Nelson Mandela: A life in pictures
Nelson Mandela and his wife Winnie in this undated file picture.
Take off your hat. Taps is playing. Almost four decades late, the Vietnam War and its post-war spawn, the Vietnam Syndrome, are finally heading for their American grave. It may qualify as the longest attempted burial in history. Last words — both eulogies and curses — have been offered too many times to mention, and yet no American administration found the silver bullet that would put that war away for keeps.
Richard Nixon tried to get rid of it while it was still going on by “Vietnamizing” it. Seven years after it ended, Ronald Reagan tried to praise it into the dustbin of history, hailing it as “a noble cause.” Instead, it morphed from a defeat in the imperium into a “syndrome,” an unhealthy aversion to war-making believed to afflict the American people to their core.
A decade later, after the U.S. military smashed Saddam Hussein’s army in Kuwait in the First Gulf War, George H.W. Bush exulted that the country had finally “kicked the Vietnam Syndrome once and for all.” As it turned out, despite the organization of massive “victory parades” at home to prove that this hadn’t been Vietnam redux, that war kicked back. Another decade passed and there were H.W.’s son W. and his advisors planning the invasion of Iraq through a haze of Vietnam-constrained obsessions.
W.’s top officials and the Pentagon would actually organize the public relations aspect of that invasion and the occupation that followed as a Vietnam opposite’s game — no “body counts” to turn off the public, plenty of embedded reporters so that journalists couldn’t roam free and (as in Vietnam) harm the war effort, and so on. The one thing they weren’t going to do was lose another war the way Vietnam had been lost. Yet they managed once again to bog the U.S. military down in disaster on the Eurasian mainland, could barely manage to win a heart or a mind, and even began issuing body counts of the enemy dead.
“We don’t do body counts,” General Tommy Franks, Afghan War commander, had insisted in 2001, and as late as November 2006, the president was still expressing his irritation about Iraq to a group of conservative news columnists this way: “We don’t get to say that — a thousand of the enemy killed or whatever the number was. It’s happening. You just don’t know it.” The problem, he explained, was: “We have made a conscious effort not to be a body count team” (à la Vietnam). And then, of course, those body counts began appearing.
Somehow, over the endless years, no matter what any American president tried, The War — that war — and its doppelganger of a syndrome, a symbol of defeat so deep and puzzling Americans could never bear to fully take it in, refused to depart town. They were the ghosts on the battlements of American life, representing — despite the application of firepower of a historic nature — a defeat by a small Asian peasant land so unexpected that it simply couldn’t be shaken, nor its “lessons” learned.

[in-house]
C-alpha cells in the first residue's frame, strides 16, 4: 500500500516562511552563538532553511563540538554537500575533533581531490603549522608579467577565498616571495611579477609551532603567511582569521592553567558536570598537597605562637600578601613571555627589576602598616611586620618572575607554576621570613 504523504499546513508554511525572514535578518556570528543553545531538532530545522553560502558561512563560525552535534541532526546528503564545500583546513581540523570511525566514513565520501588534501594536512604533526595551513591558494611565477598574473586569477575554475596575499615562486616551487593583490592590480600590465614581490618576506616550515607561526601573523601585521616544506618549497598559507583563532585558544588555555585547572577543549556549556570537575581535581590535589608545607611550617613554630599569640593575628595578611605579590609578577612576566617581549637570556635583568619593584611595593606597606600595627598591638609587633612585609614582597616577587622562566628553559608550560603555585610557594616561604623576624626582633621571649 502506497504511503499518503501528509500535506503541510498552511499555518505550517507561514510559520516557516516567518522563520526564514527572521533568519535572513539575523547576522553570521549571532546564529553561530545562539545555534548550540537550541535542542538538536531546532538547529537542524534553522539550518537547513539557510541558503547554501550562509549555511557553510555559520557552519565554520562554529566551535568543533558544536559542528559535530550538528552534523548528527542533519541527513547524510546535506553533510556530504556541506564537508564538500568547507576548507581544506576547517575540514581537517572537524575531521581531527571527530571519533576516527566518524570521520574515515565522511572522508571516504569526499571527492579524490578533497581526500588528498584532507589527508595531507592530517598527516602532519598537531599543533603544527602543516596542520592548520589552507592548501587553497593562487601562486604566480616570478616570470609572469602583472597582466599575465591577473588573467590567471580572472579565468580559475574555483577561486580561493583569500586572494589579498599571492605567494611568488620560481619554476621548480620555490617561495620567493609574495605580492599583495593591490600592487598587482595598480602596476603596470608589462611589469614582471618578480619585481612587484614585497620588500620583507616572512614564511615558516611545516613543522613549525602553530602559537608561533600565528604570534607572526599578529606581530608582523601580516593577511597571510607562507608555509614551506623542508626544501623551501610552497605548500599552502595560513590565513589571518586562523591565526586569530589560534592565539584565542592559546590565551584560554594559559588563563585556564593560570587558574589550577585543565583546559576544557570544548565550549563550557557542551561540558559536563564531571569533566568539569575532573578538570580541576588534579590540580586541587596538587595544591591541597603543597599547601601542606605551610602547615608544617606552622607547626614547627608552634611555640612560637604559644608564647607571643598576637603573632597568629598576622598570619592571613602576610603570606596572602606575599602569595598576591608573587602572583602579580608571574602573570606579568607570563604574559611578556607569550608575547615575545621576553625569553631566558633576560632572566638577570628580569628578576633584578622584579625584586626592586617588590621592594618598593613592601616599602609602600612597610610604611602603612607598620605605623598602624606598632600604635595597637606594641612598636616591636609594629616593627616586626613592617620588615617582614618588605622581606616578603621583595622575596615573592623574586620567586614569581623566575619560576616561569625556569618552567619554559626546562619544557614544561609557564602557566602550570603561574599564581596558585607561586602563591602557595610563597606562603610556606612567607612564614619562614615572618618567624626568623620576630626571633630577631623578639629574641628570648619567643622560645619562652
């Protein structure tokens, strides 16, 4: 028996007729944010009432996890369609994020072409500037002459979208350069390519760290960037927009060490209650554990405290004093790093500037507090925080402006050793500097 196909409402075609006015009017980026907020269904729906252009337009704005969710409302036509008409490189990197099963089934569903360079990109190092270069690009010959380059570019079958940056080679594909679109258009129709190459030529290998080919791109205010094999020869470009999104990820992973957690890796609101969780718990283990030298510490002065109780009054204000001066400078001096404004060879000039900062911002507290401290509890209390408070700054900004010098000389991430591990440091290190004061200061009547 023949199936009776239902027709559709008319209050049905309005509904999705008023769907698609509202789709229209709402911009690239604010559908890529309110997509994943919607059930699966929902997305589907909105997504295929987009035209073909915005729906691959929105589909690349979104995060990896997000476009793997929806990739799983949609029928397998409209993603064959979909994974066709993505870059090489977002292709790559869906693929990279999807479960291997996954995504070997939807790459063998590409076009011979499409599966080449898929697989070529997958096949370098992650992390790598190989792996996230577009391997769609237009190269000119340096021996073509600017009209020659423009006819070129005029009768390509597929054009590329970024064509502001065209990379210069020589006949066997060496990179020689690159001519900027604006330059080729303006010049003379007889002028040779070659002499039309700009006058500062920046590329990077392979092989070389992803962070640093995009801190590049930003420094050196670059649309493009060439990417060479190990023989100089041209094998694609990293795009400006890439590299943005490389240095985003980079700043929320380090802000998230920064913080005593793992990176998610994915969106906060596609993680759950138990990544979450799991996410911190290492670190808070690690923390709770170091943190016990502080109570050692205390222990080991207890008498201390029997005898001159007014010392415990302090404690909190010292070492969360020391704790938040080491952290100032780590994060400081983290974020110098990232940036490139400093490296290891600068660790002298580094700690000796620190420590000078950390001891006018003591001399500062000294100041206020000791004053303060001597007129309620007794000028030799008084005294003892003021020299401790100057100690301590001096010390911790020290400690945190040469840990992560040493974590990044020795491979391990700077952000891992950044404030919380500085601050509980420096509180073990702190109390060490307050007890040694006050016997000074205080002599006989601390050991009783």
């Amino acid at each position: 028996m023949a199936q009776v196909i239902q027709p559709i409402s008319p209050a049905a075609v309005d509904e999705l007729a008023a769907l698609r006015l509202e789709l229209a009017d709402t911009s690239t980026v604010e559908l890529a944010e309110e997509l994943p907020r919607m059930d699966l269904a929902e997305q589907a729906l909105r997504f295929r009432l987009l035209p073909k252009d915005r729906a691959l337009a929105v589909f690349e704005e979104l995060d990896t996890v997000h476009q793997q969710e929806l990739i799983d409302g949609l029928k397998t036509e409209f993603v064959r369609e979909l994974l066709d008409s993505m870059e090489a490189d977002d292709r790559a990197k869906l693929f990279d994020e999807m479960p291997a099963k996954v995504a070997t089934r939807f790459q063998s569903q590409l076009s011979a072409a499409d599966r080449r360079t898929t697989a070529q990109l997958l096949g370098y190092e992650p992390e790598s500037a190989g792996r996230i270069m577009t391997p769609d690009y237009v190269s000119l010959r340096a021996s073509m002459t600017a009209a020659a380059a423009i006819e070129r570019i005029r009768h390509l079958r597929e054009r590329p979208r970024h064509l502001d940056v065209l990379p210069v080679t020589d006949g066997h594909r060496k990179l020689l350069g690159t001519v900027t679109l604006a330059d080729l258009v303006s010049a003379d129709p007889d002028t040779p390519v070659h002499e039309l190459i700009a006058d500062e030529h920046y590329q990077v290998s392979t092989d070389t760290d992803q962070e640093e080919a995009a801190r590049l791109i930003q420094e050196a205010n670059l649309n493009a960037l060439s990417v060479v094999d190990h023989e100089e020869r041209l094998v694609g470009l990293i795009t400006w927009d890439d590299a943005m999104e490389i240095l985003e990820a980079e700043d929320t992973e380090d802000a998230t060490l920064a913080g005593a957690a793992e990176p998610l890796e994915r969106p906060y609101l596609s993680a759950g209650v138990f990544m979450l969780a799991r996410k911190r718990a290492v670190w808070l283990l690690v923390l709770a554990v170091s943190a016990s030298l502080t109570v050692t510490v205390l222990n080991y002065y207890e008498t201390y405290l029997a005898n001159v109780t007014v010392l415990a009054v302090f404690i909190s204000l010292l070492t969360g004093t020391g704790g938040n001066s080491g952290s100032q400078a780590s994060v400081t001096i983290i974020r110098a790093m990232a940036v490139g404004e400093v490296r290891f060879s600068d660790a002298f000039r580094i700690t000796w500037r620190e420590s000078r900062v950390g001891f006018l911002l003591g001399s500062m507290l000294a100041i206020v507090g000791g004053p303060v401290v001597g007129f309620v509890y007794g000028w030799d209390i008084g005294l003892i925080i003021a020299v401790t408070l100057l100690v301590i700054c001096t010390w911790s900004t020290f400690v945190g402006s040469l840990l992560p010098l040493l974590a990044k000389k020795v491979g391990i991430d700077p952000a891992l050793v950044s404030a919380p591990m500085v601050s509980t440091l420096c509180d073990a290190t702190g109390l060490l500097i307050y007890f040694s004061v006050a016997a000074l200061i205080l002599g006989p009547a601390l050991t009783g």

National Security Advisor Henry Kissinger was typical at the time in dismissing North Vietnam in disgust as “a little fourth rate power,” just as Chairman of the Joint Chiefs Admiral Thomas Moorer would term it “a third-rate country with a population of less than two counties in one of the 50 states of the United States.” All of which made its victory, in some sense, beyond comprehension.
A Titleholder for Pure, Long-Term Futility
That was then. This is now and, though the frustration must seem familiar, Washington has gotten itself into a situation on the Eurasian mainland so vexing and perplexing that Vietnam has finally been left in the dust. In fact, if you hadn’t noticed — and weirdly enough no one has — that former war finally seems to have all but vanished.
If you care to pick a moment when it first headed for the exits, when we all should have registered something new in American consciousness, it would undoubtedly have been mid-2010 when the media decided that the Afghan War, then 8½ years old, had superseded Vietnam as “the longest war” in U.S. history. Today, that claim has become commonplace, even though it remains historically dubious (which may be why it’s significant).
Afghanistan is, in fact, only longer than Vietnam if you decide to date the start of the American war there to 1964, when Congress passed the Tonkin Gulf Resolution (in place of an actual declaration of war), or 1965, when American “combat troops” first arrived in South Vietnam. By then, however, there were already 16,000 armed American “advisors” there, Green Berets fighting there, American helicopters flying there. It would be far more reasonable to date America’s war in Vietnam to 1961, the year of its first official battlefield casualty and the moment when the Kennedy administration sent in 3,000 military advisors to join the 900 already there from the Eisenhower years. (The date of the first American death on the Vietnam Wall, however, is 1956, and the first American military man to die in Vietnam — an American lieutenant colonel mistaken by Vietnamese guerrillas for a French officer — was killed in Saigon in 1945.)